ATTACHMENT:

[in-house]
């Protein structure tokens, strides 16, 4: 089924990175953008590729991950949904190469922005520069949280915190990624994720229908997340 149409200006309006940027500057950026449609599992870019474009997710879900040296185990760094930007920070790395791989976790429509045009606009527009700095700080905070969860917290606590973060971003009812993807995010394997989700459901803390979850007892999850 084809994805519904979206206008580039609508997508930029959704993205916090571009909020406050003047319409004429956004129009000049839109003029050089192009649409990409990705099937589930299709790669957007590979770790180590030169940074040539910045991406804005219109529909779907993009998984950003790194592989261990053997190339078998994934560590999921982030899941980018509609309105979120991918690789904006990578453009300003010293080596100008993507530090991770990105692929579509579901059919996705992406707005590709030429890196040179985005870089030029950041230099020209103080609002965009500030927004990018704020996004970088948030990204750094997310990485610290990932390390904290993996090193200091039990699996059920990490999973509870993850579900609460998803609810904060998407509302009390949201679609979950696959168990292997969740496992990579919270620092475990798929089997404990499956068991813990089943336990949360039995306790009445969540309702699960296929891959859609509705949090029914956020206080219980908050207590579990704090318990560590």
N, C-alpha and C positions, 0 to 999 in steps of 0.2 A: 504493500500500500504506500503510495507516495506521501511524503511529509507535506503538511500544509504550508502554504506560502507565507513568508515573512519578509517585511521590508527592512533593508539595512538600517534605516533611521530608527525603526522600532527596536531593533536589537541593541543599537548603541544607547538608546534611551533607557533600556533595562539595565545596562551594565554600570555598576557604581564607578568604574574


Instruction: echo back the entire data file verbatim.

[in-house]
């Protein structure tokens, strides 16, 4: 089924990175953008590729991950949904190469922005520069949280915190990624994720229908997340 149409200006309006940027500057950026449609599992870019474009997710879900040296185990760094930007920070790395791989976790429509045009606009527009700095700080905070969860917290606590973060971003009812993807995010394997989700459901803390979850007892999850 084809994805519904979206206008580039609508997508930029959704993205916090571009909020406050003047319409004429956004129009000049839109003029050089192009649409990409990705099937589930299709790669957007590979770790180590030169940074040539910045991406804005219109529909779907993009998984950003790194592989261990053997190339078998994934560590999921982030899941980018509609309105979120991918690789904006990578453009300003010293080596100008993507530090991770990105692929579509579901059919996705992406707005590709030429890196040179985005870089030029950041230099020209103080609002965009500030927004990018704020996004970088948030990204750094997310990485610290990932390390904290993996090193200091039990699996059920990490999973509870993850579900609460998803609810904060998407509302009390949201679609979950696959168990292997969740496992990579919270620092475990798929089997404990499956068991813990089943336990949360039995306790009445969540309702699960296929891959859609509705949090029914956020206080219980908050207590579990704090318990560590």
N, C-alpha and C positions, 0 to 999 in steps of 0.2 A: 504493500500500500504506500503510495507516495506521501511524503511529509507535506503538511500544509504550508502554504506560502507565507513568508515573512519578509517585511521590508527592512533593508539595512538600517534605516533611521530608527525603526522600532527596536531593533536589537541593541543599537548603541544607547538608546534611551533607557533600556533595562539595565545596562551594565554600570555598576557604581564607578568604574574